Why Brits Fear US Food Regulations


Nov. 20 2019, Published 7:02 p.m. ET

A thousand years ago in 2016, Britain voted to leave the E.U. After that happened, the country started to think about what Brexit would actually entail. One of the issues under discussion was food imports. Pre-Brexit, any food imported into Britain has to meet EU regulations. Post-Brexit things are less clear. If Britain wants a trade deal with the U.S, that means we might have to operate under U.S food regulations, which a lot of us Brits aren’t to keen on because the U.S is very lax about food standards. Especially in contrast the E.U.

The American approach to food regulation is fundamentally different to the E.U’s. Below are some of the ways these differences materialize.

Potassium bromate and azodicarbonamide (ADA)

Those are big words. So first let’s explain what they are.

Potassium bromate is an oxidizer that is typically added to flour. It helps dough rise higher and sometimes gives the final product a white glow. In the U.S, it can be found in baked goods such as bread rolls, pizza dough, and cookies. In addition to being outlawed in the E.U, it is also banned in China, Brazil, and India. This chemical may be unsafe to consume. The Agency for Research on Cancer considers it a possible human carcinogen. Additionally, the Center for Science in The Public Interest campaigned the FDA to ban its use 20 years ago.

Azodicarbonamide (ADA) is used as a whitening agent in certain types of flour and helps to leaven dough. It has been banned from E.U foods for over 10 years. This is because when baked, it breaks down into other chemicals that have been linked to cancer in lab animals. However, in the U.S, it can be found in sandwiches served by chain restaurants.

Simply put, the U.S model is more lax than the E.U about what producers can put in food.

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Chlorinated Chicken

Of course, we have to talk about chicken and chlorine. This was a big talking point for quite a while on this side of the pond. The issue is that the U.S allows producers to wash chicken carcasses in chlorinated water. This is done to get rid of any harmful bacteria before the meat is prepared for consumption. This practice is not allowed in the E.U.

The reason for the E.U’s stance is noteworthy. The European Food Safety Authority has said that eating chicken which has been treated this way is technically safe. However, they object to the practice because it allows farmers to lower their animal welfare standards. Under U.S regulations, if chickens are kept in unhygienic conditions their whole life, any bacteria resulting from that can just be washed off after death.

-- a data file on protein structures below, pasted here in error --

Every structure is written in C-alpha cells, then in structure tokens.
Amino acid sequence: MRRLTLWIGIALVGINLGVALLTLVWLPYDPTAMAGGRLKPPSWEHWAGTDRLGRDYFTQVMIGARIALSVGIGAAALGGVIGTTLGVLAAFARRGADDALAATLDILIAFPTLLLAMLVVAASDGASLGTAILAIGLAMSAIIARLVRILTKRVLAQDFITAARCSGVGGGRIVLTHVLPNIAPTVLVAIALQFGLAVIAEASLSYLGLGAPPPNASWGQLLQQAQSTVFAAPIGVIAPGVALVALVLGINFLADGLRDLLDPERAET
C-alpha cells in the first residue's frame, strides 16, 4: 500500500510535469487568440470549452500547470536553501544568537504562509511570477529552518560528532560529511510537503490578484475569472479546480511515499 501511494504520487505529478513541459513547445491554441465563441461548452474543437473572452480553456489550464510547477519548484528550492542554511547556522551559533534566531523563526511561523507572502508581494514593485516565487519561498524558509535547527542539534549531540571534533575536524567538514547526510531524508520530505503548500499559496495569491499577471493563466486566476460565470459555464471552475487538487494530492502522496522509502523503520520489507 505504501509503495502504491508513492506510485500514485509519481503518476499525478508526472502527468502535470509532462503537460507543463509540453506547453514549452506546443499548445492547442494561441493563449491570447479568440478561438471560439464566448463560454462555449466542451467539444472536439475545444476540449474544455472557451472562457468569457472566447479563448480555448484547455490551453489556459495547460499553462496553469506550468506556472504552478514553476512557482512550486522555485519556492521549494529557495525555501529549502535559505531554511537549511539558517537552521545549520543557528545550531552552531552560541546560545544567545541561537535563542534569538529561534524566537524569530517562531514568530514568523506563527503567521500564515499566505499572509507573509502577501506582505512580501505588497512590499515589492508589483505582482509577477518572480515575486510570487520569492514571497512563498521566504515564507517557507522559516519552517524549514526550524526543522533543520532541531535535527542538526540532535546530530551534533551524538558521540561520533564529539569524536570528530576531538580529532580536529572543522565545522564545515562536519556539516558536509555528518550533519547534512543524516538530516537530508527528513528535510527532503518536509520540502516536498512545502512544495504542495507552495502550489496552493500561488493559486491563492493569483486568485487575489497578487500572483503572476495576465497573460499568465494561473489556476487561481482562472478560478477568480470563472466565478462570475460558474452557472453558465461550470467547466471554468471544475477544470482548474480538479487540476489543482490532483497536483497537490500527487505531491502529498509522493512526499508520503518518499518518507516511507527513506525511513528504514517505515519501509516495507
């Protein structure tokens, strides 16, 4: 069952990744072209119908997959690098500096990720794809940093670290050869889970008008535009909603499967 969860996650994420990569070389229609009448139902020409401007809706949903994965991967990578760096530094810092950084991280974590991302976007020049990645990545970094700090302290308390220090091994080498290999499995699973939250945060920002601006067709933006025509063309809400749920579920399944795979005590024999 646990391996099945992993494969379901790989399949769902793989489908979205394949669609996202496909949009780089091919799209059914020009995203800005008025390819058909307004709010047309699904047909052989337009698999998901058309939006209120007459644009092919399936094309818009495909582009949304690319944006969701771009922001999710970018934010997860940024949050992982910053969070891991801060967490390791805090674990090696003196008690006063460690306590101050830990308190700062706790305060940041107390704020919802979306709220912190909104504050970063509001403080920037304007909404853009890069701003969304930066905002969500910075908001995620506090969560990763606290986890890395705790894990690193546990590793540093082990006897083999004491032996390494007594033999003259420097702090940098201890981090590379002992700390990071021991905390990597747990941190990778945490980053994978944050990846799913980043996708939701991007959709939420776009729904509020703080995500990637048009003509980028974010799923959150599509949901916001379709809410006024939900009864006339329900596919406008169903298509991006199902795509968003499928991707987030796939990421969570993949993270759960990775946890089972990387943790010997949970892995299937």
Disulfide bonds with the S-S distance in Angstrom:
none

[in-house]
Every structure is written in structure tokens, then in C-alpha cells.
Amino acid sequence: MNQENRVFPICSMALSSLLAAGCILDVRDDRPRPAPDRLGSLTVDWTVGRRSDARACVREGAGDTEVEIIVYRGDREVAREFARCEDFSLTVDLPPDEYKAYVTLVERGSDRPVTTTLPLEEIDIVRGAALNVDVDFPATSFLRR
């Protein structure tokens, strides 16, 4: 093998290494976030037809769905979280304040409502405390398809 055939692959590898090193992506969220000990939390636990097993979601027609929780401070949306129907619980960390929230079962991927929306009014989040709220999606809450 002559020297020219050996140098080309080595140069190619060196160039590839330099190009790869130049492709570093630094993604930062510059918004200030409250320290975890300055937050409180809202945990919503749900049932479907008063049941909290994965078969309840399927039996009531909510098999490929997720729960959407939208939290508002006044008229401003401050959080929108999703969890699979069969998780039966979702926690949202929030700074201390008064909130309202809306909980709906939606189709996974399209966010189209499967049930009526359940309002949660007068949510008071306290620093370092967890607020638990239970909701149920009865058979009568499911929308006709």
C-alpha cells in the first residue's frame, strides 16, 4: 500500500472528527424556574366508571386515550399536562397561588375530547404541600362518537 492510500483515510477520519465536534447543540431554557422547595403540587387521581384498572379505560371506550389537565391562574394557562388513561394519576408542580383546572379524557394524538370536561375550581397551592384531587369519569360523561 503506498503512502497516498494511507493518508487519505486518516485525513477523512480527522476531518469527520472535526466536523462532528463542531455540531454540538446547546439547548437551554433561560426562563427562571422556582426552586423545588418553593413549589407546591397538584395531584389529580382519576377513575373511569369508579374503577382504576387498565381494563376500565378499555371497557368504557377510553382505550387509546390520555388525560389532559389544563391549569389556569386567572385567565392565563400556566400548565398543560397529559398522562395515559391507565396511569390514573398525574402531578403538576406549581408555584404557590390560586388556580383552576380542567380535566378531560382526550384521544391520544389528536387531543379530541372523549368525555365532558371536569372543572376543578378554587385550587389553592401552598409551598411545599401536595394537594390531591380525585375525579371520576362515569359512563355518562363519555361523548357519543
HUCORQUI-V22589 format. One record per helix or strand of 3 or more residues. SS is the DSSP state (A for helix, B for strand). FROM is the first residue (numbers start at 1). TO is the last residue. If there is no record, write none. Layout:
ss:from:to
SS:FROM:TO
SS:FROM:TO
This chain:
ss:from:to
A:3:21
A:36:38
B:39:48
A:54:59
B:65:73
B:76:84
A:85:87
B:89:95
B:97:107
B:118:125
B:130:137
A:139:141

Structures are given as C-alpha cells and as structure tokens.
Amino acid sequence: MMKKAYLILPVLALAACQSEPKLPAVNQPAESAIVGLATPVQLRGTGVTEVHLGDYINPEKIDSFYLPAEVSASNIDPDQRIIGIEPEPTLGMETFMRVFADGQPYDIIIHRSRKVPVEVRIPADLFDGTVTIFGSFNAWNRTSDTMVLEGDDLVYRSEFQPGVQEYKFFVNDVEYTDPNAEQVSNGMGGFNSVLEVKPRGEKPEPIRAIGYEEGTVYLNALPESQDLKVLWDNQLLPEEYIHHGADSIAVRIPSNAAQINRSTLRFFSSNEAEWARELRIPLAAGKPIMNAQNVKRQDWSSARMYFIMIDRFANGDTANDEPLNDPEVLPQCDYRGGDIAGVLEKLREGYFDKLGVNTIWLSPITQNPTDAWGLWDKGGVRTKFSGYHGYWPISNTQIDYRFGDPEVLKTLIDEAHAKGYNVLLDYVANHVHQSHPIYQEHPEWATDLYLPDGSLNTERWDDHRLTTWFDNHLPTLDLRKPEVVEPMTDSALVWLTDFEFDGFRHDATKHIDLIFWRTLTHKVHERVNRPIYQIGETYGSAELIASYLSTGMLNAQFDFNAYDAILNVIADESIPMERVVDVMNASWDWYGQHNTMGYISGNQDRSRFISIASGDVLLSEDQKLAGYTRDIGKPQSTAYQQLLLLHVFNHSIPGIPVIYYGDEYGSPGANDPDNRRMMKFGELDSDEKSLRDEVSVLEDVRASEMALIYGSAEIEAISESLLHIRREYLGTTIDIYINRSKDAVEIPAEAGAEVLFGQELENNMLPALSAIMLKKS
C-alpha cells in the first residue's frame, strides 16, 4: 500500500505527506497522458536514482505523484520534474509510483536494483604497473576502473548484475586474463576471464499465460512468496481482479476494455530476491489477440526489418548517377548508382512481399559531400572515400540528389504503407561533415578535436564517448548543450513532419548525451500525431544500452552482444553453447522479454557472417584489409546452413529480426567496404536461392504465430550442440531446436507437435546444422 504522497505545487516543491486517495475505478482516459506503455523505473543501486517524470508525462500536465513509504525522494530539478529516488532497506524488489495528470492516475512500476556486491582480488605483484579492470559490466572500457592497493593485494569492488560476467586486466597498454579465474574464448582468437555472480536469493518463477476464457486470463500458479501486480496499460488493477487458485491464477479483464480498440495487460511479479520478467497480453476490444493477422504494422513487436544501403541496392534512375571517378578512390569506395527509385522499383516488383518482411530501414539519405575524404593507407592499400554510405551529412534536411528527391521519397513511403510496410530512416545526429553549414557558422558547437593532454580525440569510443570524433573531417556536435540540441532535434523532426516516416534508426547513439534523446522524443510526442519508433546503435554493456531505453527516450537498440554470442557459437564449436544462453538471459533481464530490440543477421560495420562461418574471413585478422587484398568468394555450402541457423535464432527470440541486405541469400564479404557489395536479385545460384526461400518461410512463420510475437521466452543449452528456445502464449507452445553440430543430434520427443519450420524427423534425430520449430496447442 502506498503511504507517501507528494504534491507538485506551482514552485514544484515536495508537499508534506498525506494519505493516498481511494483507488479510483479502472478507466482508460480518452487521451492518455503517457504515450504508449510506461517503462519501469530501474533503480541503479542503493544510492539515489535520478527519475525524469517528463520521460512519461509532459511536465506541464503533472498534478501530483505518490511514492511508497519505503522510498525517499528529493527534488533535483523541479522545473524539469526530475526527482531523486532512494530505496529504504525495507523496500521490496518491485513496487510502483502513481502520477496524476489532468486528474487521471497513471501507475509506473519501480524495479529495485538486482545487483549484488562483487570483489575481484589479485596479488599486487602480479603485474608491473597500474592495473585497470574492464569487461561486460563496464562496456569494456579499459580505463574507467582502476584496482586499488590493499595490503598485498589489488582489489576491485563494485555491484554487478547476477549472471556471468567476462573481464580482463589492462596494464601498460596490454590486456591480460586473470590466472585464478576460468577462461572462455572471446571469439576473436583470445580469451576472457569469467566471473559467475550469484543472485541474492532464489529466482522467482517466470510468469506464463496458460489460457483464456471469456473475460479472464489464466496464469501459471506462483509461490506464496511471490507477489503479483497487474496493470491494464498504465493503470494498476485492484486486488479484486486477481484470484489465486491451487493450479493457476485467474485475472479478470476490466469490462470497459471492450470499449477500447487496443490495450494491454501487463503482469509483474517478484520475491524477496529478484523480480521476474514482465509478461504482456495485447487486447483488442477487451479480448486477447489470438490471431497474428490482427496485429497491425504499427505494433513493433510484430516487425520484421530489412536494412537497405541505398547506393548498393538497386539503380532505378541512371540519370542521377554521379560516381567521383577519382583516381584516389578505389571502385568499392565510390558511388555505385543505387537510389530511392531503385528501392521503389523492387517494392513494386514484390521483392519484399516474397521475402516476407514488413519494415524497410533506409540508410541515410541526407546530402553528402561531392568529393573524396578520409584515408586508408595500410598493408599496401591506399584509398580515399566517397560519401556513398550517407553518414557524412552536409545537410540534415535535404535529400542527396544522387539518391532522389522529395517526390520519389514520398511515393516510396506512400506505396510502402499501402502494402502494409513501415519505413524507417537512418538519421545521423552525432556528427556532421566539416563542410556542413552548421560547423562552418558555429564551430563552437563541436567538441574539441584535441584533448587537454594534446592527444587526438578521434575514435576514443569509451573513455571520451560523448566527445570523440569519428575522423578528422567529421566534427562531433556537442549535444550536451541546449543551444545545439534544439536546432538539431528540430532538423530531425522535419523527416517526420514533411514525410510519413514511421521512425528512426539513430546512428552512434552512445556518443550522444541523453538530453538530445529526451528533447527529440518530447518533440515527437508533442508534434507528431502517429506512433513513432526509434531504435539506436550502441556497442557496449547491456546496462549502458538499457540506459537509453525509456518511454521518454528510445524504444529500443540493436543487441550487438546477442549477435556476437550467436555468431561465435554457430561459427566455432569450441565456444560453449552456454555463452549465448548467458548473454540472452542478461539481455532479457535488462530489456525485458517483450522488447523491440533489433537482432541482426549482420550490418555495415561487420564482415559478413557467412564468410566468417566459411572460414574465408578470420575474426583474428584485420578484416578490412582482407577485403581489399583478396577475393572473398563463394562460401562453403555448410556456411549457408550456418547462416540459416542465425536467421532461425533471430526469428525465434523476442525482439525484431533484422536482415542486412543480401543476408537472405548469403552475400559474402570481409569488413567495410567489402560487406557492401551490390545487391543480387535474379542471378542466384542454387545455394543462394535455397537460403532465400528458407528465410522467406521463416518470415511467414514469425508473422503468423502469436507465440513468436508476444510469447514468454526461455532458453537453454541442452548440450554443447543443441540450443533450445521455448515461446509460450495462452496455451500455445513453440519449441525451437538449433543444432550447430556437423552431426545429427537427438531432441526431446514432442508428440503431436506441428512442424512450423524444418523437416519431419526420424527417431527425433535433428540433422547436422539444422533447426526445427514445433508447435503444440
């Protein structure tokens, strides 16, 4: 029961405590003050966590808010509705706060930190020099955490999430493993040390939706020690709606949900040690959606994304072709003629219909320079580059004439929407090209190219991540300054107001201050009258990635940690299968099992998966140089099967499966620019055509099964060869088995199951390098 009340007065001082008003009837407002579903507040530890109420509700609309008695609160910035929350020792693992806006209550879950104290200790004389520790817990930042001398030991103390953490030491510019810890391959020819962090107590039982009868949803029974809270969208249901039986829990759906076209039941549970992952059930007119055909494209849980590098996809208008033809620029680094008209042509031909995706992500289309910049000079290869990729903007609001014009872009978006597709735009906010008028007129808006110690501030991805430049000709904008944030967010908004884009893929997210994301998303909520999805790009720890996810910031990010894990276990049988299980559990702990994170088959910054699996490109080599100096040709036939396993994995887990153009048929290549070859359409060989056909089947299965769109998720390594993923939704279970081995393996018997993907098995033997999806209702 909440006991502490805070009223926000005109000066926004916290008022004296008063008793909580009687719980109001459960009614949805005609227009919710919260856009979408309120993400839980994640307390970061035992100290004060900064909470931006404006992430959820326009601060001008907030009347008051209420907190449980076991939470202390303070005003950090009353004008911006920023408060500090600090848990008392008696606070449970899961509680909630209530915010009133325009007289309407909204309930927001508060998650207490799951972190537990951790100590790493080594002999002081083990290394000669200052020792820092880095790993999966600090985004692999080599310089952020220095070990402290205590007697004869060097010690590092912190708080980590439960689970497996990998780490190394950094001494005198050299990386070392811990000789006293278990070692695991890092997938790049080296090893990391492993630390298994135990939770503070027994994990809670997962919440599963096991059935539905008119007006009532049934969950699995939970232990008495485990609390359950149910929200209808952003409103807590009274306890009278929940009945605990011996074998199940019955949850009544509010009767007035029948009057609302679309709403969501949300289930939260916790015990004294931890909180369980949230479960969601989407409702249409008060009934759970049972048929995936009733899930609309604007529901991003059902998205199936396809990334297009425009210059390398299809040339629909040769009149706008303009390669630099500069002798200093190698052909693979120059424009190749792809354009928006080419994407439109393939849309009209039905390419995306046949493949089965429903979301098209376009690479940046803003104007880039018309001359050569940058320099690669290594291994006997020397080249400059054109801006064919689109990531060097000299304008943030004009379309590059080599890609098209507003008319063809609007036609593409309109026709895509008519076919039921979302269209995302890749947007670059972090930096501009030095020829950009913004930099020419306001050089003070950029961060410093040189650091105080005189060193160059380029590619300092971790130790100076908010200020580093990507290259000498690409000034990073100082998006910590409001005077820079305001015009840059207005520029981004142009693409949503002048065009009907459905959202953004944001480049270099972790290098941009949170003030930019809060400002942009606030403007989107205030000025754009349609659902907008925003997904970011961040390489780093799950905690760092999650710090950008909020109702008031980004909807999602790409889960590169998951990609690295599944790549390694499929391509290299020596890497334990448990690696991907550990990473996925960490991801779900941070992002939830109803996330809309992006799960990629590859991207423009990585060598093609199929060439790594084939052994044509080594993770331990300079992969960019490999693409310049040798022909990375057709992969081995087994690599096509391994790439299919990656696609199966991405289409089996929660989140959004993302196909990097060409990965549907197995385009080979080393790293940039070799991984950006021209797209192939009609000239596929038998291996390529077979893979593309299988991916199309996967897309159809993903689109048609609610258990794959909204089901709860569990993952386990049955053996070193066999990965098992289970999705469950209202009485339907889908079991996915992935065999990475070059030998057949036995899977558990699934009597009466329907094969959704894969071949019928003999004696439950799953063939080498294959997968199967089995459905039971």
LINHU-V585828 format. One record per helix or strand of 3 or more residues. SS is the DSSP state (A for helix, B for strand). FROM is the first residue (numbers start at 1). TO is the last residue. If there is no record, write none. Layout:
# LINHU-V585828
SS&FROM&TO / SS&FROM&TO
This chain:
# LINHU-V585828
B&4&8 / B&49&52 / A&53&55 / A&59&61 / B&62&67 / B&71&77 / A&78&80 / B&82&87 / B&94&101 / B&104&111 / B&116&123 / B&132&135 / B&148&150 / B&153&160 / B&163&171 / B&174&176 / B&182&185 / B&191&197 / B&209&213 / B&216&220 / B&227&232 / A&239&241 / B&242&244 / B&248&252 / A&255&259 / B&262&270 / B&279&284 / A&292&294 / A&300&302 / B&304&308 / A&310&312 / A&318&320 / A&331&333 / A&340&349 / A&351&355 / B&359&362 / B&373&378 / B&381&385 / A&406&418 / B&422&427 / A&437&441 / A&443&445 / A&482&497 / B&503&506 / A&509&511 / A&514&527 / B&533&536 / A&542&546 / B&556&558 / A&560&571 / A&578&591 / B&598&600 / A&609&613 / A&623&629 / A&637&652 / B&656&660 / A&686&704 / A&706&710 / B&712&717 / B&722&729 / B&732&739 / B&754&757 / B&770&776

The chicken issue highlights a fundamental difference in approach between the two regulation models. The E.U approach sets standards “from farm to fork.” The issue isn’t just whether or not food is safe to consume. It’s also whether or not farmers have produced the food ethically.  By contrast, the U.S does not have regulations for how chickens can be farmed.

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Yellow No.5 / No.6 And Red No.4 Dyes

Thankfully these are what they sound like. These products dye foods unnatural colors, particularly foods marketed towards children.

The issue is that certain food dyes have been found to have negative impacts on children. Studies have found significant links between food dyes and behavioral issues. In 2018, The Journal Of Paediatrics published research that linked dyes with aggression, hyperactivity, and learning-impairment.

Unlike the previously mentioned products, these dyes are not banned in E.U foods. However, this is not an area in which the standards are similar. The key difference here is that in the E.U, a product that contains these dyes has to have a warning label. Specifically one that says “may have adverse effects on attention and activity in children.” The U.S, however, does not require any such label.

There is an emphasis in E.U food regulations on consumer’s ability to make informed choices which is lacking in the U.S model.

Regulations get a lot of heat in the U.S. There is focus on allowing corporations to “innovate” without restriction. But when we compare U.S regulations to those of other countries, it seems clear that the only “innovation” lax regulation leads to is new and interesting ways to maximize profits at the expense of consumer concerns.

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